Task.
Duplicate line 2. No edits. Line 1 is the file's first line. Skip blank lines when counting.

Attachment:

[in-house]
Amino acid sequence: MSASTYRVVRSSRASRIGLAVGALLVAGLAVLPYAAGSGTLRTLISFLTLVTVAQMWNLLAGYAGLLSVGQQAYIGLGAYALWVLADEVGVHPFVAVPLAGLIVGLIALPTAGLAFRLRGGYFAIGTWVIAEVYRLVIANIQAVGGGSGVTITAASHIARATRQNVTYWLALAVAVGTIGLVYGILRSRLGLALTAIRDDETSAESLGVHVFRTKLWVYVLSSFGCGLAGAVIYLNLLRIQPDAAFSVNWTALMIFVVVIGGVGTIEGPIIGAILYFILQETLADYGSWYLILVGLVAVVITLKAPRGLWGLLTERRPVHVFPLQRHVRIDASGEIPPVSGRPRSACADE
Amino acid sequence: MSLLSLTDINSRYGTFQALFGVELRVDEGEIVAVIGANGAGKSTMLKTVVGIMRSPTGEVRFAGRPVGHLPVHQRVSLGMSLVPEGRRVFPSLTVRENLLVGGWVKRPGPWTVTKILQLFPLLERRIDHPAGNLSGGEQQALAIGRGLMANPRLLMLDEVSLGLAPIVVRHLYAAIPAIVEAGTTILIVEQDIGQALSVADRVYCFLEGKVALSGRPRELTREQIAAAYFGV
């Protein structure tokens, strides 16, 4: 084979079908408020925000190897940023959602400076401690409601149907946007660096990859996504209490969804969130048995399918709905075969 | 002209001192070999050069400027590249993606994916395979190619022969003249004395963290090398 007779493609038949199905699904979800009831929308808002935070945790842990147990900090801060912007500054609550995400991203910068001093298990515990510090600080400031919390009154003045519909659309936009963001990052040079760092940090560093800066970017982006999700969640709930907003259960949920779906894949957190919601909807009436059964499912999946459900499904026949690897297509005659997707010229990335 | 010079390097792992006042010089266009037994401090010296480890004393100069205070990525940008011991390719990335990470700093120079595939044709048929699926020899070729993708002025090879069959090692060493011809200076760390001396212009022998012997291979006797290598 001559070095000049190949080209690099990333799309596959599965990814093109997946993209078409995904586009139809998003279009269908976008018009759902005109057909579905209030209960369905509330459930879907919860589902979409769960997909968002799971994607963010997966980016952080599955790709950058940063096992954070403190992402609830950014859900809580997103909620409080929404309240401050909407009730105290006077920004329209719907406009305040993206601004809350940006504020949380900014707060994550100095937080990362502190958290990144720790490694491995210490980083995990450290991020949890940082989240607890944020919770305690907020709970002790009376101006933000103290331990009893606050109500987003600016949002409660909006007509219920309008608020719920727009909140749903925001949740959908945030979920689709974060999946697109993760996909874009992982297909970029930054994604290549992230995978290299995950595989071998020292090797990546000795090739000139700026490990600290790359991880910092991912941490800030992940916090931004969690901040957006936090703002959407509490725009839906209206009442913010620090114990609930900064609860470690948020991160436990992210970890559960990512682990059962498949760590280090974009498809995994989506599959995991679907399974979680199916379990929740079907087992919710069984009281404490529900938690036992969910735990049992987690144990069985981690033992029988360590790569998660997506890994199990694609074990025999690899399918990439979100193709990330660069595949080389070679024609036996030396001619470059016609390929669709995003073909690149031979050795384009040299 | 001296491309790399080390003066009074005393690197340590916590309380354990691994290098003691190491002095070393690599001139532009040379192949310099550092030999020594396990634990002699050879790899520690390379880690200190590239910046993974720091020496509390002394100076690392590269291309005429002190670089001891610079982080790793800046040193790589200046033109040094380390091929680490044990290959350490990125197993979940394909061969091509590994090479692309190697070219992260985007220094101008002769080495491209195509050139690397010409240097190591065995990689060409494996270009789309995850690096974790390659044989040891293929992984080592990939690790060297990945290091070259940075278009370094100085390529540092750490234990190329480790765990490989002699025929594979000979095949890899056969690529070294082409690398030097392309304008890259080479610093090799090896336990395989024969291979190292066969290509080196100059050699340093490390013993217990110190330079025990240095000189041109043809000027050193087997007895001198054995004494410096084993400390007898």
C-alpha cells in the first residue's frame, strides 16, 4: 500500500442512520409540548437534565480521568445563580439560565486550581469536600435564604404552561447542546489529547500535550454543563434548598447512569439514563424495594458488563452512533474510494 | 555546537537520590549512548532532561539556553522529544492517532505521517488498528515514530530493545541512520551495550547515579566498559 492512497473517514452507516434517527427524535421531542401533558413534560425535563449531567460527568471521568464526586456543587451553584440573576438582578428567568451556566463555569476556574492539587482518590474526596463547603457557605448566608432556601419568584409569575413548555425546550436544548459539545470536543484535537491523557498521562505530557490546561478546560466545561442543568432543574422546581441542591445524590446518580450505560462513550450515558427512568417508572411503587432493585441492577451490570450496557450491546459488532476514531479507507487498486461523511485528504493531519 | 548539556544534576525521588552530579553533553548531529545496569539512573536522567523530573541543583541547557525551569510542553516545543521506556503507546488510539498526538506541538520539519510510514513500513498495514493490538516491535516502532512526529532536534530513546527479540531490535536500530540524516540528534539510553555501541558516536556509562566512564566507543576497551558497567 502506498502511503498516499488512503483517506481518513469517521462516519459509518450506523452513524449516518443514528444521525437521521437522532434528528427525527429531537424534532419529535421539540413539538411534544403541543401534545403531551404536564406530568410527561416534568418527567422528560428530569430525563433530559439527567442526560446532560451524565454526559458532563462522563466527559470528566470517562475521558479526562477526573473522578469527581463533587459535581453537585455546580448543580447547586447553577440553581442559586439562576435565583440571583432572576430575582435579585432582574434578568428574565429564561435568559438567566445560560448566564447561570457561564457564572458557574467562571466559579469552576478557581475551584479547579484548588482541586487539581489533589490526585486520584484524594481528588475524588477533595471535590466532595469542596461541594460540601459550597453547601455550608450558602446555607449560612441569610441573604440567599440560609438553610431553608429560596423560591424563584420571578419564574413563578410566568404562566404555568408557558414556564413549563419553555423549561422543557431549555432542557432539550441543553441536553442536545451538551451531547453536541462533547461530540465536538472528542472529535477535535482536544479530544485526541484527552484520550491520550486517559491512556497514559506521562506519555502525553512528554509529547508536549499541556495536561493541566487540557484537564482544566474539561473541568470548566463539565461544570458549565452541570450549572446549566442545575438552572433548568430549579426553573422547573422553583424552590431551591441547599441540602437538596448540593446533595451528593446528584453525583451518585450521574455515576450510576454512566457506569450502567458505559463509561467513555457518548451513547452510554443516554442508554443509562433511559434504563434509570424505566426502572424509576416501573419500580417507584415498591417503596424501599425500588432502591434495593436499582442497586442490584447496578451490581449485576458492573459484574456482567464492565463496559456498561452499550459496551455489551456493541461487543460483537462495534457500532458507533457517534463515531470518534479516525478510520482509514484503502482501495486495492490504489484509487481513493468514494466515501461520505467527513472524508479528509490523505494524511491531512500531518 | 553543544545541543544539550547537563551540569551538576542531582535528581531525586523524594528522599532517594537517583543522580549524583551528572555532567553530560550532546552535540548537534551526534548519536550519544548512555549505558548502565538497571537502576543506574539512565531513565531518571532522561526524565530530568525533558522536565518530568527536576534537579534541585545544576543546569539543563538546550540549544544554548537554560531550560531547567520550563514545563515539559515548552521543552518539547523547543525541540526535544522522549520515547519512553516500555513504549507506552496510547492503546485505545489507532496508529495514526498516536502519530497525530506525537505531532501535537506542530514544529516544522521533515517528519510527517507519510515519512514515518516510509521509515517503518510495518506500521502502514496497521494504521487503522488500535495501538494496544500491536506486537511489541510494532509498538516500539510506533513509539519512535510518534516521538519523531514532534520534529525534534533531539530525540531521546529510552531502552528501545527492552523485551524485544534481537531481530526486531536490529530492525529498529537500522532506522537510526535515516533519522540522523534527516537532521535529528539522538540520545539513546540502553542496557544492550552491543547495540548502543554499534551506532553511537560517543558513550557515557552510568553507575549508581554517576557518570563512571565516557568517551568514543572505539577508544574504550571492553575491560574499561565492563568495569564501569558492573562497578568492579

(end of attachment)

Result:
Amino acid sequence: MSASTYRVVRSSRASRIGLAVGALLVAGLAVLPYAAGSGTLRTLISFLTLVTVAQMWNLLAGYAGLLSVGQQAYIGLGAYALWVLADEVGVHPFVAVPLAGLIVGLIALPTAGLAFRLRGGYFAIGTWVIAEVYRLVIANIQAVGGGSGVTITAASHIARATRQNVTYWLALAVAVGTIGLVYGILRSRLGLALTAIRDDETSAESLGVHVFRTKLWVYVLSSFGCGLAGAVIYLNLLRIQPDAAFSVNWTALMIFVVVIGGVGTIEGPIIGAILYFILQETLADYGSWYLILVGLVAVVITLKAPRGLWGLLTERRPVHVFPLQRHVRIDASGEIPPVSGRPRSACADE